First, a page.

Dry eye syndrome is a multifactorial ocular disease that is poorly understood. Discomfort, visual disturbance, and tear film instability are common complaints. Left untreated, dry eye syndrome is usually progressive in nature.
Studies have shown that nearly 5 million Americans age 50 or older are significantly affected by dry eye disease. Women are affected twice as often as men, and the disease appears to be more common in those 45 years of age and older. The Beaver Dam Eye Study showed that age was the biggest contributory factor to dry eye syndrome.
Those with diabetes or immunocompromised conditions such as Sjogren’s syndrome, rheumatoid arthritis, and multiple sclerosis also have a higher incidence of dry eye syndrome. Patients with arthritis, smokers, contact lens wearers, and those who have undergone hormone replacement therapy (in particular, estrogen) are more likely to suffer with this condition.
Reduced levels of sex hormones, especially androgen, are considered to be a major component in the pathophysiology of dry eye syndrome. Decreasing hormone levels with age appear to be the “breaking point” at which women, in particular, begin to suffer from the effects of dry eyes.
Various environmental factors affect dry eye syndrome. Visual tasks such as computer use, reading, or watching TV will exacerbate symptoms. One’s blink rate decreases during activities such as driving or reading. Patients also need to be aware of the location of air conditioner vents, ceiling fan placement, exhaust fumes, and smoke in their environment, as all of these can worsen the effects of dry eye syndrome. Low humidity will also intensify the symptoms of dry eye.
Dry eye syndrome is the most frequently reported complaint after LASIK.
Systemic medications including antihistamines, blood pressure medications, thyroid medications, antianxiety medications, antidepressants, diuretics, and hormone replacement therapy aggravate dry eyes. Drinking alcohol or living in a dry, arid locale are other risk factors.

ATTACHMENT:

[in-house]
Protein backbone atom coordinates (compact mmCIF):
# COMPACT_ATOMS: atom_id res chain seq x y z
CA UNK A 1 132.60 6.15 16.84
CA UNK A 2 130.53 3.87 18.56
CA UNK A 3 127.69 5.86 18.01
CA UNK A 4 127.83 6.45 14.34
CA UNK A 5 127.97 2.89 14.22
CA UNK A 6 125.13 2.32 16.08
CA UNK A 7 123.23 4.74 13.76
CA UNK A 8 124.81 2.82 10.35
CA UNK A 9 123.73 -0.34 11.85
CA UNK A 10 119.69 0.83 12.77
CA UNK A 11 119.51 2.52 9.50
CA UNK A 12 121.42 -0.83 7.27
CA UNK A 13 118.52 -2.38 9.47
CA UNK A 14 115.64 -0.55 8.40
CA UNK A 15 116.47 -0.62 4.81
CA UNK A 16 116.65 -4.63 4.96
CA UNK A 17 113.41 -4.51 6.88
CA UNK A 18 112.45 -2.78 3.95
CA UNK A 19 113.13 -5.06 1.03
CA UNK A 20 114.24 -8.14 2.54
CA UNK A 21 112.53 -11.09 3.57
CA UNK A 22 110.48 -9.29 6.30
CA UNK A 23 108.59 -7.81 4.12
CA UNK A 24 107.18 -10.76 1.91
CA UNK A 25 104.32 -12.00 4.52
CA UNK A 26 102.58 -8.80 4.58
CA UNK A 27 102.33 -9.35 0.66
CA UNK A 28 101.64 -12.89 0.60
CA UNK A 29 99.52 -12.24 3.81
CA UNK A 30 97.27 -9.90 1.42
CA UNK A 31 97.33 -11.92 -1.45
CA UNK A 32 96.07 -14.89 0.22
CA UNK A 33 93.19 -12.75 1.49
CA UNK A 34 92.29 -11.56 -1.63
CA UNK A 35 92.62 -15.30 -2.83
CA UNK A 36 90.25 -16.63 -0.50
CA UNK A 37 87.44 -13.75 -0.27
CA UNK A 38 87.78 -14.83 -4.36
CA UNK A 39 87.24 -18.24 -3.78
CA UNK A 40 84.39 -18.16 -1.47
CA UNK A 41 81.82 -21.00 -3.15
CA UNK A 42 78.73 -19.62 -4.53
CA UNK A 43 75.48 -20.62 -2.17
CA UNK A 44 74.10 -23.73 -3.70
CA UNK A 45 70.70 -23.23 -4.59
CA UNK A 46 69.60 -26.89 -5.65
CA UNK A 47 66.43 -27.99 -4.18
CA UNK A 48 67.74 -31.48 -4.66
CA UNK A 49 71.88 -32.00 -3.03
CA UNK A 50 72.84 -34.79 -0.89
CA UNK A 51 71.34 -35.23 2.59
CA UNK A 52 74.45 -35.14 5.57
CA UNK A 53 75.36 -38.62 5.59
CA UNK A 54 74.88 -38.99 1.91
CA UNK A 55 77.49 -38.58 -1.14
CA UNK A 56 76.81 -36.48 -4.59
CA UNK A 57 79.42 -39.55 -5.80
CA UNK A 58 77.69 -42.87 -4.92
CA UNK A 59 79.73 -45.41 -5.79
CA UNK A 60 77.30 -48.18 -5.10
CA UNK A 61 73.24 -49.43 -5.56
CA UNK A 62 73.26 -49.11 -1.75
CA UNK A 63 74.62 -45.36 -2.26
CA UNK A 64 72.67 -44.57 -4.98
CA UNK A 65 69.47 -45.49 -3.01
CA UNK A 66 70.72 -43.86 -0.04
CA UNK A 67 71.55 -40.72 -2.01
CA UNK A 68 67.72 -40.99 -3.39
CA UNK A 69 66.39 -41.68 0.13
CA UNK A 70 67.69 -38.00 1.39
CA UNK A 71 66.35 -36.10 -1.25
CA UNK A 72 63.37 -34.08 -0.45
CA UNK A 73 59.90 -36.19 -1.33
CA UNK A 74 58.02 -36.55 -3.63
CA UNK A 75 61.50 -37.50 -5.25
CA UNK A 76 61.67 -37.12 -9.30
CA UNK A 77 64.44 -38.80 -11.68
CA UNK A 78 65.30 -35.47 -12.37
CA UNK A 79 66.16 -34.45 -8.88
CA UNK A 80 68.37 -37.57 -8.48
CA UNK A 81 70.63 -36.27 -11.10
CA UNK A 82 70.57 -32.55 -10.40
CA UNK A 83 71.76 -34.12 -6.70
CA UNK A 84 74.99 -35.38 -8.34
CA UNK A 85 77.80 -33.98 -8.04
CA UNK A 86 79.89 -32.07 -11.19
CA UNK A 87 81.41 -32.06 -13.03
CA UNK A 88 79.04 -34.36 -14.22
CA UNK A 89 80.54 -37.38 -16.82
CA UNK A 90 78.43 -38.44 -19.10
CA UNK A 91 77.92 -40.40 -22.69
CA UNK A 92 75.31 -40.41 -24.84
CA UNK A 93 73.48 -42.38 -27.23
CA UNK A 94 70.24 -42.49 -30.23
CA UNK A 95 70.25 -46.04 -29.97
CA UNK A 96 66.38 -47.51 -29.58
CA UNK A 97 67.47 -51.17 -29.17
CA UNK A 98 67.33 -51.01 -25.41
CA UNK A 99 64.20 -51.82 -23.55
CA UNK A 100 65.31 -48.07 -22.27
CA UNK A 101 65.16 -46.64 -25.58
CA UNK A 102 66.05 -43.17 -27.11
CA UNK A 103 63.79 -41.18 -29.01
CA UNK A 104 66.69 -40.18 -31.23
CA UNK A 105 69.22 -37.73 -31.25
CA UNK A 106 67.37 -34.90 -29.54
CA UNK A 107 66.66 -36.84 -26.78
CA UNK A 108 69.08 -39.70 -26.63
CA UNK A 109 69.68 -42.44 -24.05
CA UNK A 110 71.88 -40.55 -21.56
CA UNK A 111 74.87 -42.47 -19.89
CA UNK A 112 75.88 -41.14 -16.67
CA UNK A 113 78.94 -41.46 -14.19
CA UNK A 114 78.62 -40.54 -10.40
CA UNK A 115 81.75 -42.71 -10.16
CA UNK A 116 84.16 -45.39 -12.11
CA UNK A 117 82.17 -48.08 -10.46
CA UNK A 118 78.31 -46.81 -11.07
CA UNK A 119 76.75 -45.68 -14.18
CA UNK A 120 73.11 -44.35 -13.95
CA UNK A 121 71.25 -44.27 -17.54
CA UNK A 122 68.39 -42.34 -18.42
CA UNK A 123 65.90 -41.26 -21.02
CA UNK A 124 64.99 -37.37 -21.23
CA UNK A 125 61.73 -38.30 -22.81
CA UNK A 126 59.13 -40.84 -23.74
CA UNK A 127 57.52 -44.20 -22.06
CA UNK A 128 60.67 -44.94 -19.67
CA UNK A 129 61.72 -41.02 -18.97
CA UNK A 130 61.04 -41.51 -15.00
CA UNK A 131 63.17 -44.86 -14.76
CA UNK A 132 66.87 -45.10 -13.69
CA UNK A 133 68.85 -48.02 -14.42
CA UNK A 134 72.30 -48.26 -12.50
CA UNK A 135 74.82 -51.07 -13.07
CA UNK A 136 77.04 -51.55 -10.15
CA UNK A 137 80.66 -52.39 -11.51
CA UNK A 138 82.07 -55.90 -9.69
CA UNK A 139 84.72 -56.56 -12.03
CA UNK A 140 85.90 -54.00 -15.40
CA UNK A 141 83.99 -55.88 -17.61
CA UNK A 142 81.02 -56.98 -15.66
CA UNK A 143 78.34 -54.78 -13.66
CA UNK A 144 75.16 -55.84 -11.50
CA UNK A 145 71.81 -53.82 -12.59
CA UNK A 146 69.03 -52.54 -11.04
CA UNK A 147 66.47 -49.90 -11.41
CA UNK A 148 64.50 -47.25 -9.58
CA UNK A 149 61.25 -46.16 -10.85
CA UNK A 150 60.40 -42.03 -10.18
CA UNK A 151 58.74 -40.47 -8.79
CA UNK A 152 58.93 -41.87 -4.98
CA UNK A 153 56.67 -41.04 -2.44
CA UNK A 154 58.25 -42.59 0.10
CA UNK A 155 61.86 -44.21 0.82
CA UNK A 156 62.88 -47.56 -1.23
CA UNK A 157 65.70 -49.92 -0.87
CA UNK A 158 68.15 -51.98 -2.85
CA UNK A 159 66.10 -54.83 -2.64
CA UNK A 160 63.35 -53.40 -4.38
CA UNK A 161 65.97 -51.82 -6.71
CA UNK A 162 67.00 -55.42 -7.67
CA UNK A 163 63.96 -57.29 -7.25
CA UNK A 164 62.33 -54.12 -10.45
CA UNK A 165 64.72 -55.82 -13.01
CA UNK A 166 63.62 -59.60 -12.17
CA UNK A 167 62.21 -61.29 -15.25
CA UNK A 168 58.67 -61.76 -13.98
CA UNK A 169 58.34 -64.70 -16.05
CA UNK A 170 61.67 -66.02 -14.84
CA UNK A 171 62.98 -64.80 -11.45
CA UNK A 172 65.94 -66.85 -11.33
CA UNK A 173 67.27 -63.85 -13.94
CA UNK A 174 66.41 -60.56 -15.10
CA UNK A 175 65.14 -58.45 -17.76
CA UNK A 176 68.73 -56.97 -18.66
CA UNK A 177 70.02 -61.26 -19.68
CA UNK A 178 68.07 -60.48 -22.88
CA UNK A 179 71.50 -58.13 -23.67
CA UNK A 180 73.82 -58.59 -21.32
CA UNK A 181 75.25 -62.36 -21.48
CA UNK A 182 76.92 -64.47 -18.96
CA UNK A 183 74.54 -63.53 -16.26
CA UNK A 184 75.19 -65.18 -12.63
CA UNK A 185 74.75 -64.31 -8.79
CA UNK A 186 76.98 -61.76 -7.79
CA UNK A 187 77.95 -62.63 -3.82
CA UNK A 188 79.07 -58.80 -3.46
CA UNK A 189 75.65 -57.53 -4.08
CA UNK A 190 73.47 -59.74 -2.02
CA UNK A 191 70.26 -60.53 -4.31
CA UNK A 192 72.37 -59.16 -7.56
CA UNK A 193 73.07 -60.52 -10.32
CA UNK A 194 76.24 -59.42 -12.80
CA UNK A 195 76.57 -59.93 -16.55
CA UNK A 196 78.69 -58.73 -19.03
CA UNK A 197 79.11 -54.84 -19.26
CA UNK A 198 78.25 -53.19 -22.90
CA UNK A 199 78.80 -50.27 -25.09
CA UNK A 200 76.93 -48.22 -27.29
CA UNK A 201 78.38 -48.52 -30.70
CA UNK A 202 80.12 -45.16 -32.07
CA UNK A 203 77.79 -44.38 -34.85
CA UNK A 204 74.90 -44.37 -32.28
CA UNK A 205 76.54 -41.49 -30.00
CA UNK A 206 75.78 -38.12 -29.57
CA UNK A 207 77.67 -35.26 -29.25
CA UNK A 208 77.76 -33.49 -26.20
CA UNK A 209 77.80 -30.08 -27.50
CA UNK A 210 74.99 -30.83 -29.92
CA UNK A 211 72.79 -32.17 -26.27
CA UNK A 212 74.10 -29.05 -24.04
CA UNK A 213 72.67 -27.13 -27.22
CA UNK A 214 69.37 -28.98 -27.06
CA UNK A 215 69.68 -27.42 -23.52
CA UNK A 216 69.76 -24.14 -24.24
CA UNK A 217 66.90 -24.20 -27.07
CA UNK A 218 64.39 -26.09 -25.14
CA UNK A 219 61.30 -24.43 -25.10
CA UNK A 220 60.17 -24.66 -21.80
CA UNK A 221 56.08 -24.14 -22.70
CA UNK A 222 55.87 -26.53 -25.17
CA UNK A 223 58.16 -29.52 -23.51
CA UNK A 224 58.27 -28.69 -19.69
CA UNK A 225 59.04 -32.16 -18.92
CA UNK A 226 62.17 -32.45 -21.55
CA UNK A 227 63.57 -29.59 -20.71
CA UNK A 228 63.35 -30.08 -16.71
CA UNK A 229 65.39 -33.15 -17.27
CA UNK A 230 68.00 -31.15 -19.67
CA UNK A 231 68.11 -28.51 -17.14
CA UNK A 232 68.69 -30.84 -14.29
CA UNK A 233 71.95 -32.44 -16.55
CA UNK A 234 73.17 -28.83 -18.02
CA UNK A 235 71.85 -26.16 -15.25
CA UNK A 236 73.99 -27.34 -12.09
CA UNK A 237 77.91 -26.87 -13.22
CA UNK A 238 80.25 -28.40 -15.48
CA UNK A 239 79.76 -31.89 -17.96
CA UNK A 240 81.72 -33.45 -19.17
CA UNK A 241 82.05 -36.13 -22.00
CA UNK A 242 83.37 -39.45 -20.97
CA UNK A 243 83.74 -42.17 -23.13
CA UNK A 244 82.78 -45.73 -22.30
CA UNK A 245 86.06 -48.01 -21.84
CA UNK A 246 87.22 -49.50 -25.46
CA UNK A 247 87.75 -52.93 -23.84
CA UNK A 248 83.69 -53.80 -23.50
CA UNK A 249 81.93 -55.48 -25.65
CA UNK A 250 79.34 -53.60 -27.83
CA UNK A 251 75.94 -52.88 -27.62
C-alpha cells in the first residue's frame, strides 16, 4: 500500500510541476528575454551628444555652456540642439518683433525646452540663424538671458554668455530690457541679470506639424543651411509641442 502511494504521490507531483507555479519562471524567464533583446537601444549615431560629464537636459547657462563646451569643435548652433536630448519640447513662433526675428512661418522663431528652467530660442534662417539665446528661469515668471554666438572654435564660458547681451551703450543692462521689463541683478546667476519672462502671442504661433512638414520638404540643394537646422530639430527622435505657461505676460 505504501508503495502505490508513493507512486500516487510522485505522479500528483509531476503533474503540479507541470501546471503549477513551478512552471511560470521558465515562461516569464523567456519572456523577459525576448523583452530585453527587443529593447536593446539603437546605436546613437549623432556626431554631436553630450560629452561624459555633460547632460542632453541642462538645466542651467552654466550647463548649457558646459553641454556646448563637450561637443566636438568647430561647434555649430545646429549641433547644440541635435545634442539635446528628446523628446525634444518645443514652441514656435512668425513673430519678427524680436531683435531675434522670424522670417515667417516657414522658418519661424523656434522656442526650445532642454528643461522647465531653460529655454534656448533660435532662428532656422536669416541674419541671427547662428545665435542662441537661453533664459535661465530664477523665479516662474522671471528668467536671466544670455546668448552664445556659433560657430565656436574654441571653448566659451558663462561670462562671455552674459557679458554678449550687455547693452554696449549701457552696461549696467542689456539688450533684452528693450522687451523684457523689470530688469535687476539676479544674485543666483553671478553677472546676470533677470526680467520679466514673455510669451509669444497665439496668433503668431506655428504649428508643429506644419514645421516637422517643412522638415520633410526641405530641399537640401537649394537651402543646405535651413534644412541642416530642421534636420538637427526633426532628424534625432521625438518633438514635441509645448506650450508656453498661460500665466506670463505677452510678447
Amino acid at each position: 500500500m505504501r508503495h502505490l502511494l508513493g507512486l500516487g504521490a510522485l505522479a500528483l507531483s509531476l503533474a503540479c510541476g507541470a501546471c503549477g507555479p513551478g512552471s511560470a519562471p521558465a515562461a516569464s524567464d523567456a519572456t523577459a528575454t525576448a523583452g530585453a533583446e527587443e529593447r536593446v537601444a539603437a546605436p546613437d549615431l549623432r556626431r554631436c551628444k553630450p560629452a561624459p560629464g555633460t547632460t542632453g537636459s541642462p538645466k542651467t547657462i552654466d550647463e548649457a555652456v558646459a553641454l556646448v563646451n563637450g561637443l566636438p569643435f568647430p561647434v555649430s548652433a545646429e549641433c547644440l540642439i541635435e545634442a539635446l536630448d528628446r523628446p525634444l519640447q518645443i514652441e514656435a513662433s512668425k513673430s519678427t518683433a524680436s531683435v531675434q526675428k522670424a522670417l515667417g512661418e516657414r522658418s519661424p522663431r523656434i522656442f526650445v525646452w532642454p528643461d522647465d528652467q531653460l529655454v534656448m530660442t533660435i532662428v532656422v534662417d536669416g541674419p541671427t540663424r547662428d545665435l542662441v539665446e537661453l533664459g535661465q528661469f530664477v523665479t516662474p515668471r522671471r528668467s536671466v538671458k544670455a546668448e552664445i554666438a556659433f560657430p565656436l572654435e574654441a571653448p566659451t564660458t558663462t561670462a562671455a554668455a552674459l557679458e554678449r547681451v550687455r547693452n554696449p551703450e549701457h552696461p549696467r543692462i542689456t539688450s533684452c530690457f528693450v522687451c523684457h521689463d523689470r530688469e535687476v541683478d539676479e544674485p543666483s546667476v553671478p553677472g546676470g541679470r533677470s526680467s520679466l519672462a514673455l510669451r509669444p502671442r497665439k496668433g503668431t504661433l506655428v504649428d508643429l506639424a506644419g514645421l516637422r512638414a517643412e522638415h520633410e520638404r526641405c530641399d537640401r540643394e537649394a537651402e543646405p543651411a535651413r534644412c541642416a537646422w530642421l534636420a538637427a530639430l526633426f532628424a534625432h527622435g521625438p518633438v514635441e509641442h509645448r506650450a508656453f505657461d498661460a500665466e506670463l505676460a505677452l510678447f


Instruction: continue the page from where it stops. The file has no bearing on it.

The tear film that coats the eye is composed of three layers: a lipid layer, an aquaeous (water) layer, and a mucous layer. If any of these becomes unstable, the result will be a dry eye.
Symptoms of dry eye syndrome include sensitivity to light, foreign-body sensation, red eye, burning, excess tearing, or sharp, stabbing pain. Amazingly, some patients present with no symptoms, but have obvious superficial corneal damage on examination. This is why you cannot treat dry eye syndrome effectively based on how you feel. By the time you begin experiencing any of the above symptoms, you have usually been unacceptably dry for quite some time.
Tearing, a common complaint in patients with dry eyes, is also a source of confusion in this syndrome. It simply represents a protective reflex in the ocular system. Your eyes will reflexively “water” on a dry windy day and this is the same reflex that kicks in when your eyes naturally become too dry.
There are many uncontrollable dietary, environmental, and genetic factors that make it more difficult to determine the impact of diet specifically on dry eye syndrome. It is important to remember a balanced diet may preserve a patient’s visual acuity as well as improve their ocular comfort.
Recent research indicates that an increased intake of poly-unsaturated fatty acids can slow or prevent the progression of dry eye, among other ocular conditions. There are two types of PUFAs: omega-3 and omega-6. Both are responsible for regulating metabolism, stimulating skin and hair growth, and maintaining healthy bones and vision. Fried and processed foods are high in omega-6, while foods such as fatty fish are high in omega-3. A healthy ratio is recommended to be two to five omega-6’s to every one omega-3. In our culture, it’s often as high as 10:1 to 25:1.
Therapeutic approaches for mild to moderate symptoms include artificial tears, use of hypoallergenic products, patient counseling, and increased water intake.
Severe dry eye syndrome may require oral tetracycline and/or punctal plugs — tiny devices placed within the nasal opening of the eyelid to prevent what little lubrication the eye is producing from draining out of the eye as quickly. Patients with severe symptoms and severe corneal damage may require oral immunosuppressive medications, surgery, punctual cautery, moisture goggles, or oral anti-inflammatory medications.
Patients usually need to be followed every few weeks, depending on the severity of the symptoms, until an effective management plan can take effect. Those with an underlying chronic systemic disease may need to be monitored more closely. These patients seem to struggle more with dry eyes than those that aren’t immunosuppressed.
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Dr. Valerie Moulds is affiliated with Eye Specialists of Mid-Florida, 5032 U.S. 27 N., Sebring.